Still Reeling from Hurricane Laura, Gulf Coast Prepares for Hurricane Sally’s Imminent Landfall
Hurricane Sally is expected to make landfall in Louisiana early Tuesday.
Less than three weeks after Hurricane Laura left more than a third of Louisiana a disaster zone, the Gulf Coast is bracing for yet another dangerous hurricane.
Now a Category 1 storm, Hurricane Sally is expected to strengthen before making landfall early Tuesday as a potential Category 2. The slow-moving hurricane is forecast to strike southeastern Louisiana, though it’s still too early to determine exactly where Sally's center would move onshore.
“I know for a lot of people this storm seemed to come out of nowhere,” Louisiana Governor John Bel Edward said in a statement. “We need everybody to pay attention to this storm. Let’s take this one seriously.”
Sally is likely to bring "life-threatening storm surge, hurricane-force winds, and flash flooding" along the Gulf Coast as soon as Monday, the Hurricane Center reports. Experts predict eight to 16 inches of rain, with some areas seeing up to 24 inches. As such, hurricane warnings are currently in effect from Morgan City, Louisiana, to the Alabama and Florida border—including New Orleans, which is currently sheltering thousands of Hurricane Laura evacuees.
"New Orleans is better prepared for a hurricane than she's ever been before, but if you get 18 inches of water in 10 hours, I think Aspen, Colorado, would probably flood,” Edwards continued. “So, I'm concerned, but not paralyzed by it.”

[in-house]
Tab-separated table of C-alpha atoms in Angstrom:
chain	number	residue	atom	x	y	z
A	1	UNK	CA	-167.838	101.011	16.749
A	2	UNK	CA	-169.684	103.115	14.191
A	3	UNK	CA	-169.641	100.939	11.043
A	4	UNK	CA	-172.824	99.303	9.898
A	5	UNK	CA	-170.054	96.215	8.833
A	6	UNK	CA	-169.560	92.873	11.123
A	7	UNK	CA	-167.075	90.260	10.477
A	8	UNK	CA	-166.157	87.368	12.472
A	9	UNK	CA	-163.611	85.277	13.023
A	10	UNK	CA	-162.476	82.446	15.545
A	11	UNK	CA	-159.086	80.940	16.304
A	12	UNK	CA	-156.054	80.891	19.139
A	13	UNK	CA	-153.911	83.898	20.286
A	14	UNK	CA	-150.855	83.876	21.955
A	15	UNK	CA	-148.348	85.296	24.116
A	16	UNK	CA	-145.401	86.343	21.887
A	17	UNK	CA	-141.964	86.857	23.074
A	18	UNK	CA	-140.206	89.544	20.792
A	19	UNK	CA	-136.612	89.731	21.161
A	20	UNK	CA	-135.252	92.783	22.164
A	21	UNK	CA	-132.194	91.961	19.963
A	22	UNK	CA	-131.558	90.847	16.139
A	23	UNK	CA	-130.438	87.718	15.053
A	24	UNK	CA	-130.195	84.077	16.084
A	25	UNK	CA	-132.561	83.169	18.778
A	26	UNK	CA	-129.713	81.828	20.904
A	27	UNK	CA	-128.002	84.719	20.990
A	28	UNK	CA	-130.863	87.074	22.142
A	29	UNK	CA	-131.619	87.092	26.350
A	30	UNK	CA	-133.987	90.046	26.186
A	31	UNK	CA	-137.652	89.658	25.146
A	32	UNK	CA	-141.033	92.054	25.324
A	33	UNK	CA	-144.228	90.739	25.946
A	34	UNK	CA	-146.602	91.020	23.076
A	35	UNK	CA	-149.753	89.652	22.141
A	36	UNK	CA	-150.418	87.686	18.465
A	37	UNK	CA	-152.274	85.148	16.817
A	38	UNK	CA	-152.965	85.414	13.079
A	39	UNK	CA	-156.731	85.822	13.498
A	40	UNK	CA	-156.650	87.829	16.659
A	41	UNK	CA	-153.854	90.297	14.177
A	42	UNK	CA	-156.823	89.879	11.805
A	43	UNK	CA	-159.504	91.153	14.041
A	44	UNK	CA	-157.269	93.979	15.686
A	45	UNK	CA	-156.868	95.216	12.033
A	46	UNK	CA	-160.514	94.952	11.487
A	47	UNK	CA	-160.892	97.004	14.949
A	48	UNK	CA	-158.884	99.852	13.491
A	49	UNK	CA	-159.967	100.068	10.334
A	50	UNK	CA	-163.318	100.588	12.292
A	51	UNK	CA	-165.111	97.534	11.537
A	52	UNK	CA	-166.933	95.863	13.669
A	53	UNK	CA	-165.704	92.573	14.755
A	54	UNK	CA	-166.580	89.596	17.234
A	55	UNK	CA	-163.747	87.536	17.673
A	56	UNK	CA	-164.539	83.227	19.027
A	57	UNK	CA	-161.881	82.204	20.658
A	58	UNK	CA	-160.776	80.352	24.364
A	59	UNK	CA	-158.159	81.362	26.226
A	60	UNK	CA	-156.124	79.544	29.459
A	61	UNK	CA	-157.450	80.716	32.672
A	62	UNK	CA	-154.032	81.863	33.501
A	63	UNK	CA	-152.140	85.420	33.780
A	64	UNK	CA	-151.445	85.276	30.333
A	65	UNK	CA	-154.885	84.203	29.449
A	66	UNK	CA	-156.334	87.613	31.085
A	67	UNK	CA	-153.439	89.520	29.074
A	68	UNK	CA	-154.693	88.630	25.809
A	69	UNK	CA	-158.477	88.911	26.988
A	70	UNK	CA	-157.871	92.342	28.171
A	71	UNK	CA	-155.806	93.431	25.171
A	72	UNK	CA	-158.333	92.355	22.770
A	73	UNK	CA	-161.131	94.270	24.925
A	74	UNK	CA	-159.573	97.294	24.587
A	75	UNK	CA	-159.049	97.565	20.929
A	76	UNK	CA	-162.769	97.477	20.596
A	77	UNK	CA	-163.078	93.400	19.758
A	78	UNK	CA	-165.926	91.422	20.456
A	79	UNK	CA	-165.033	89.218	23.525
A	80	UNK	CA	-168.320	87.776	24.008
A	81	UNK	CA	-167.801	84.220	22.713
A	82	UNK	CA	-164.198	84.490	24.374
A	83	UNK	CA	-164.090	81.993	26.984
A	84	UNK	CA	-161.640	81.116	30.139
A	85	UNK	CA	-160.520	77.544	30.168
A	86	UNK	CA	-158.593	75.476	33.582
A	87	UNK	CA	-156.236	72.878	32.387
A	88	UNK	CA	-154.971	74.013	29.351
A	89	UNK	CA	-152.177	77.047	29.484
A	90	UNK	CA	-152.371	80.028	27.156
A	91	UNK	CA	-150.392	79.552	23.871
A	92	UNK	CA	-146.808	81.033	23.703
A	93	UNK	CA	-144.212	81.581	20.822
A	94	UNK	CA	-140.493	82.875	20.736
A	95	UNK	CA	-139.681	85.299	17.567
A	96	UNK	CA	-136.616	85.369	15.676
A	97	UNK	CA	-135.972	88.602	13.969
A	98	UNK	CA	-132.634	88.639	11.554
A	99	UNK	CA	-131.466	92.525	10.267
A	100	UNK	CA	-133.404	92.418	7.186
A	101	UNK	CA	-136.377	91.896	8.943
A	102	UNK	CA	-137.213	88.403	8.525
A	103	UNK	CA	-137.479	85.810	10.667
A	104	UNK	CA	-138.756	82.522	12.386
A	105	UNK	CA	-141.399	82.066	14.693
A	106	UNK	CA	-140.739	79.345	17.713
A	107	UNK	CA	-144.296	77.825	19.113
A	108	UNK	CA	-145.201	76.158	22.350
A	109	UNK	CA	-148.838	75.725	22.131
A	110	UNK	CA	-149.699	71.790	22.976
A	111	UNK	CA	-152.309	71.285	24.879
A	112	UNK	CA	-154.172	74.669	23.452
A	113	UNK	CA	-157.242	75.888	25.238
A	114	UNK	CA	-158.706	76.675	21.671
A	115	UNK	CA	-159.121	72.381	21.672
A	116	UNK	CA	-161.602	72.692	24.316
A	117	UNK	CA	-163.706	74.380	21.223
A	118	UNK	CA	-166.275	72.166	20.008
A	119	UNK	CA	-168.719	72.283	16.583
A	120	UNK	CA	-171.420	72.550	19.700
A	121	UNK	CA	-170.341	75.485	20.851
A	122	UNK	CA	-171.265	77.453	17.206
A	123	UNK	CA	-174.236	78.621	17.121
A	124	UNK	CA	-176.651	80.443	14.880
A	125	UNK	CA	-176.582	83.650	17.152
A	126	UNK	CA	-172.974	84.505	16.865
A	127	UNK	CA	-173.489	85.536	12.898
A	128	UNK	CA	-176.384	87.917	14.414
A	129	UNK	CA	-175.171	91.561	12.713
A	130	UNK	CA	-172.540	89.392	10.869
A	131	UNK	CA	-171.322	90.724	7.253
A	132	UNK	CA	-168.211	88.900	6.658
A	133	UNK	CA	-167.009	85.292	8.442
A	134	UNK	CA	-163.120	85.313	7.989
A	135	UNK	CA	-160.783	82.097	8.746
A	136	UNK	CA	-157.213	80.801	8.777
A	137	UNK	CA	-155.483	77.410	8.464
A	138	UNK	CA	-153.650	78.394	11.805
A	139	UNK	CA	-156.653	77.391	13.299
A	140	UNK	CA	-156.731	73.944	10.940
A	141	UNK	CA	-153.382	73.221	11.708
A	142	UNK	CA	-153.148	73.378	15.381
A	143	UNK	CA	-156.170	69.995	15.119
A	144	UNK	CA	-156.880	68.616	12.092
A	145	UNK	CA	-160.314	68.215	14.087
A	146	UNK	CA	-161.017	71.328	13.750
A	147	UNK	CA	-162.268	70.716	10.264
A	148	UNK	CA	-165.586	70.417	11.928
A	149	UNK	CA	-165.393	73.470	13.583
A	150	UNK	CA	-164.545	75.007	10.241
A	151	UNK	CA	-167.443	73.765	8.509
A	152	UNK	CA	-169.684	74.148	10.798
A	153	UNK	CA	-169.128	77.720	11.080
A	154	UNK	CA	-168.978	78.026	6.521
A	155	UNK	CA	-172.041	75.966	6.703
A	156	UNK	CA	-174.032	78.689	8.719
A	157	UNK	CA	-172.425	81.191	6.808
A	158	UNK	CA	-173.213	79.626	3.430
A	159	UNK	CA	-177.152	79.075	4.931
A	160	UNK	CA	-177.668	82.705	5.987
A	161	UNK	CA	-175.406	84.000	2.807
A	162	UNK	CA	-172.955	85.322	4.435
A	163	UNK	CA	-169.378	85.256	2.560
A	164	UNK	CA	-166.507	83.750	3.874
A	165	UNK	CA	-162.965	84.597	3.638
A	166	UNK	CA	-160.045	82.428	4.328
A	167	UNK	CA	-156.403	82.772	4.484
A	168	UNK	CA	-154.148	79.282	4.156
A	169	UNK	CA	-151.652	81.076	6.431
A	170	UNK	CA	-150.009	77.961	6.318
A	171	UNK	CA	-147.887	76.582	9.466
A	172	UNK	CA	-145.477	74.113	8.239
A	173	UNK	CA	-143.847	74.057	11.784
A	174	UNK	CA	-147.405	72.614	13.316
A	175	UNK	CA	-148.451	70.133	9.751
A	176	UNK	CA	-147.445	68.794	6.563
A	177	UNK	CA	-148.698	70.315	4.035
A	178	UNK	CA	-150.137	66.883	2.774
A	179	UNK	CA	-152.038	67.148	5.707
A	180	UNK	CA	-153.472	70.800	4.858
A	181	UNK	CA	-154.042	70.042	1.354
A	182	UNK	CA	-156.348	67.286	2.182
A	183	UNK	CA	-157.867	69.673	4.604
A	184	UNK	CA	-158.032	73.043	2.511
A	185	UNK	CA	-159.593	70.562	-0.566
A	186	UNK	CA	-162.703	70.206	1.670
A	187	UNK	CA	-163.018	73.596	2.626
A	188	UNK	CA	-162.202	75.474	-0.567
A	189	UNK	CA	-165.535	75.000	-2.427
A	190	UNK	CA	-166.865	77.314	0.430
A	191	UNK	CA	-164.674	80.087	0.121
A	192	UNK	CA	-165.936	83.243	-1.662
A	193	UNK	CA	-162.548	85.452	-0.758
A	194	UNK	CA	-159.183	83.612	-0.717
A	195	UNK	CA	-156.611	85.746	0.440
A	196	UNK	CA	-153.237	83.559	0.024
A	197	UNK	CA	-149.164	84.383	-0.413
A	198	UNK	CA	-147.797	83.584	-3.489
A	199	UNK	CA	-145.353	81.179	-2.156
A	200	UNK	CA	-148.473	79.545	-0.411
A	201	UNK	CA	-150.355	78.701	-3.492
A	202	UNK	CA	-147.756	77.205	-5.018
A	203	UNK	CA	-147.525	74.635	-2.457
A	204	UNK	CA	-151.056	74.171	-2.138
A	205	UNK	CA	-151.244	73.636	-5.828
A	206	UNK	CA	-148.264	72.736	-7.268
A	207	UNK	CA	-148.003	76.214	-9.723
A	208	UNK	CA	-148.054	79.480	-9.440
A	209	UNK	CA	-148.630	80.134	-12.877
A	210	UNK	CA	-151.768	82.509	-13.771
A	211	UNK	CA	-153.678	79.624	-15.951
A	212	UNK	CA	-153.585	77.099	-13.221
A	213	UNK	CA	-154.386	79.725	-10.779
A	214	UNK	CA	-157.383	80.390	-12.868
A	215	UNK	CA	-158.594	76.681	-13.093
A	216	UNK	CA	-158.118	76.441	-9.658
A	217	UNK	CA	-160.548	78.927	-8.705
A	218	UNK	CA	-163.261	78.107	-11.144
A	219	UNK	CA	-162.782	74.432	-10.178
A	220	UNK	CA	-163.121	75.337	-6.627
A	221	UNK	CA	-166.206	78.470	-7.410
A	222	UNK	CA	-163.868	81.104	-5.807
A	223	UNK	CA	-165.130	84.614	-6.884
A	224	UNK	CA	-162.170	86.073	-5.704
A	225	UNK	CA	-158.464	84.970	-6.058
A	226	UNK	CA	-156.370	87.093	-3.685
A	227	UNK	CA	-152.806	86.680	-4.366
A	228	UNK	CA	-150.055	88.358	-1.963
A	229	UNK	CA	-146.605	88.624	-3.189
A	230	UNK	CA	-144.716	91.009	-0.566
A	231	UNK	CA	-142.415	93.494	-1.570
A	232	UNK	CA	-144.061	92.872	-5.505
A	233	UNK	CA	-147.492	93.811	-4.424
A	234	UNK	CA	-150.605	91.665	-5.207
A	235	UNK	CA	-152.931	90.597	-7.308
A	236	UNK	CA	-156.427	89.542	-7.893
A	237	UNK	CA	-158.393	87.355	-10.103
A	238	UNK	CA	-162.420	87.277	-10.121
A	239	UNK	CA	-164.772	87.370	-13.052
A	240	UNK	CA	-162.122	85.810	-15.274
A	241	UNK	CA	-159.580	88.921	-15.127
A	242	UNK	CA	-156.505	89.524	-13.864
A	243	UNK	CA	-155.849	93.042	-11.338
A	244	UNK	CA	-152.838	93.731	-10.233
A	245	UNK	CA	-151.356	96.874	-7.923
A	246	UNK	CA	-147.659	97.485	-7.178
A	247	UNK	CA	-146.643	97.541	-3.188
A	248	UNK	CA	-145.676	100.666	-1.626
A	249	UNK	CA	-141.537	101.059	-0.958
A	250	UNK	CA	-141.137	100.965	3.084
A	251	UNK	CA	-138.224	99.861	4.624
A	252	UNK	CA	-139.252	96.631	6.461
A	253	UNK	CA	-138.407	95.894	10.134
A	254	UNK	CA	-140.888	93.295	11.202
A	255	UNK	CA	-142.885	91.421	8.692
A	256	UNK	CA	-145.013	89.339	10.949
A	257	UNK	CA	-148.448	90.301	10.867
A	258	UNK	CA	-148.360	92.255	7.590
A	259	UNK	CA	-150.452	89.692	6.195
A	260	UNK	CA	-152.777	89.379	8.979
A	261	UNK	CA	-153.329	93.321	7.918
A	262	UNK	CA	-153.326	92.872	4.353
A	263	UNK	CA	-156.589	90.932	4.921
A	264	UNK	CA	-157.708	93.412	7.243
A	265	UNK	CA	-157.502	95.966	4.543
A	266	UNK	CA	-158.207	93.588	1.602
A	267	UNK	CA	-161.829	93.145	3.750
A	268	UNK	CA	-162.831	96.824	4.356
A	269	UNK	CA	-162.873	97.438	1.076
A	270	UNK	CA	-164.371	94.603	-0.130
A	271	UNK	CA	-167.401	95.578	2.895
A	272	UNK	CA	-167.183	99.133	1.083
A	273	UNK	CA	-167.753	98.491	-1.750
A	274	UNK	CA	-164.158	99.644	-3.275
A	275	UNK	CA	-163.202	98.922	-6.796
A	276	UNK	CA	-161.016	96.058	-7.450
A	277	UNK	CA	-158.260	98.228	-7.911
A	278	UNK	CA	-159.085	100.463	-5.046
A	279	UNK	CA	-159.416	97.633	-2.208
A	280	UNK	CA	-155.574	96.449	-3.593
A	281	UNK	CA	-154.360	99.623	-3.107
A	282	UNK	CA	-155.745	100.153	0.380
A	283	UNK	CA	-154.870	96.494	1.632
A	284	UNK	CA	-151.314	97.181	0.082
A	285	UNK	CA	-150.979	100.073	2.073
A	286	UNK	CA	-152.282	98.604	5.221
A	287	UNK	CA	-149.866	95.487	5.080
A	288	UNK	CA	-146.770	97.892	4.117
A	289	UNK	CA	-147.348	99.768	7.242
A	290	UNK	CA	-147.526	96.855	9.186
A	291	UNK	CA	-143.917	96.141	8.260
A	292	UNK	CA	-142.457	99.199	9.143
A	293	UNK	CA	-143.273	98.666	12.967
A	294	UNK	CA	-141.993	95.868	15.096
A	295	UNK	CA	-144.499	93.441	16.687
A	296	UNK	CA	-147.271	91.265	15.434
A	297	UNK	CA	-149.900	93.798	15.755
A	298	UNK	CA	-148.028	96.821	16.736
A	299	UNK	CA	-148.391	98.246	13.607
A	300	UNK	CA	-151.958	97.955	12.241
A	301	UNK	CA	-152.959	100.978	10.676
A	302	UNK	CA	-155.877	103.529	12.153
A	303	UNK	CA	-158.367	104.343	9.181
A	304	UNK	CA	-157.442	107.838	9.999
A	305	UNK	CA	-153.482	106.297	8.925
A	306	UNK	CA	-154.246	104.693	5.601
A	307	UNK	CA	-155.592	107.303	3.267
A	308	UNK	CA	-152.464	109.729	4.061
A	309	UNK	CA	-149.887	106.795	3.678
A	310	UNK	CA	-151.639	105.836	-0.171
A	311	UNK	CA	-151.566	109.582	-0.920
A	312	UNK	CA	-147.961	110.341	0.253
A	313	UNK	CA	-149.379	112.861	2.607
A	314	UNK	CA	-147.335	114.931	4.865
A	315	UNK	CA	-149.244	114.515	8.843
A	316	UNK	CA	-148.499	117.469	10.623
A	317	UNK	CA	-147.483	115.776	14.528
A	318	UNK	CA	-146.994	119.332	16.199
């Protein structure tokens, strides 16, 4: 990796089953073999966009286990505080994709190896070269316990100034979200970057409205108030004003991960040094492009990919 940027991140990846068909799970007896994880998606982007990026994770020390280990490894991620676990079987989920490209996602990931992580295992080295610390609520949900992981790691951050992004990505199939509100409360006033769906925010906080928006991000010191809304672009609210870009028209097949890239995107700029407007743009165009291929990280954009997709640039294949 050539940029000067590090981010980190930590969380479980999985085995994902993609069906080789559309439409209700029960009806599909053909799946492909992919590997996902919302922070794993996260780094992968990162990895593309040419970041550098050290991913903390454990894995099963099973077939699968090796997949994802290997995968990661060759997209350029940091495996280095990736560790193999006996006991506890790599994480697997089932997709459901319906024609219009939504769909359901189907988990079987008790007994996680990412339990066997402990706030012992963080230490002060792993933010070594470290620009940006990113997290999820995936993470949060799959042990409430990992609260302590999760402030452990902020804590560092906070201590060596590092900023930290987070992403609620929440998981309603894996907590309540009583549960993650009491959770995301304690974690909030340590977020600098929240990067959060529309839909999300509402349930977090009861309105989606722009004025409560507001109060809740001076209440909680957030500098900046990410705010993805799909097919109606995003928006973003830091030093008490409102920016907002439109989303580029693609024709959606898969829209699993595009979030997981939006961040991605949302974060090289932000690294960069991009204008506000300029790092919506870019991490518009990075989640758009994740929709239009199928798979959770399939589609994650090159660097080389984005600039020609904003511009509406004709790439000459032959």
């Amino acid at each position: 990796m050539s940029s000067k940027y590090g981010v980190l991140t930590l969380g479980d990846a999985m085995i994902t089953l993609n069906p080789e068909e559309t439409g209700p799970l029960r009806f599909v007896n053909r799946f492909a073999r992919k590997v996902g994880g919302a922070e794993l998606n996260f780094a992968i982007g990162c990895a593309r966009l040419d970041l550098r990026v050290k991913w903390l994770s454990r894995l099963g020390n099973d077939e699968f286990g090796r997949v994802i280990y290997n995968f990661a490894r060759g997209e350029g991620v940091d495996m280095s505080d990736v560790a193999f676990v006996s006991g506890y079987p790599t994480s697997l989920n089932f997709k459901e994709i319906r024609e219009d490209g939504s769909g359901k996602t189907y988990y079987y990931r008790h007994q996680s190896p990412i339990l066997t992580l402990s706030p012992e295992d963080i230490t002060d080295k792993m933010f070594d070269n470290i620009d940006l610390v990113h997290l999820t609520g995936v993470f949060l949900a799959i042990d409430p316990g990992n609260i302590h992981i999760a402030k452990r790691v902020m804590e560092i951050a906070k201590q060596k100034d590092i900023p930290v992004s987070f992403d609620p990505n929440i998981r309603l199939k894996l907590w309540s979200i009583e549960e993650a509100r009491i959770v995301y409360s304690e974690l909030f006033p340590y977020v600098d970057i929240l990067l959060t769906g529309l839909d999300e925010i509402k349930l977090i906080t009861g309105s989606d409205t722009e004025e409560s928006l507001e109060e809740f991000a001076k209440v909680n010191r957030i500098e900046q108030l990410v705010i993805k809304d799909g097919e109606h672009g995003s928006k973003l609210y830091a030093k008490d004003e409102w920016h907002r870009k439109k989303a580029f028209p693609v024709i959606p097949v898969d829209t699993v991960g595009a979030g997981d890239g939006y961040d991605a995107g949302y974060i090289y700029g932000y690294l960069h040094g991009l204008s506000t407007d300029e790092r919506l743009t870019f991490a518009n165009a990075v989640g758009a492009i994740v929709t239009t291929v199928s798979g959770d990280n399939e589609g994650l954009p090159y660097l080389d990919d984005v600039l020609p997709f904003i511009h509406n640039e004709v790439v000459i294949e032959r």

New Orleans Mayor LaToya Cantrell has issued a mandatory evacuation for neighborhoods outside the levee protection system, including Venetian Isles, Lake Catherine, and Irish Bayou. St. Charles Parish and parts of Plaquemines Parish and Jefferson Parish are also under mandatory evacuation orders.
After Sally makes landfall in Louisiana, it is expected to crawl over Mississippi, Alabama, and Florida's Panhandle on Tuesday into Wednesday. According to the Hurricane Center, the area from the mouth of the Mississippi River to Ocean Springs, Mississippi, could see up to 11 feet of storm surge.
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"The bottom line continues to be that Sally is expected to be a dangerous, slow-moving hurricane near the coast of southeastern Louisiana, Mississippi, and Alabama during the next two to three days," Eric Blake, a senior hurricane specialist with the National Hurricane Center, wrote in an update early Monday morning.
This story is developing.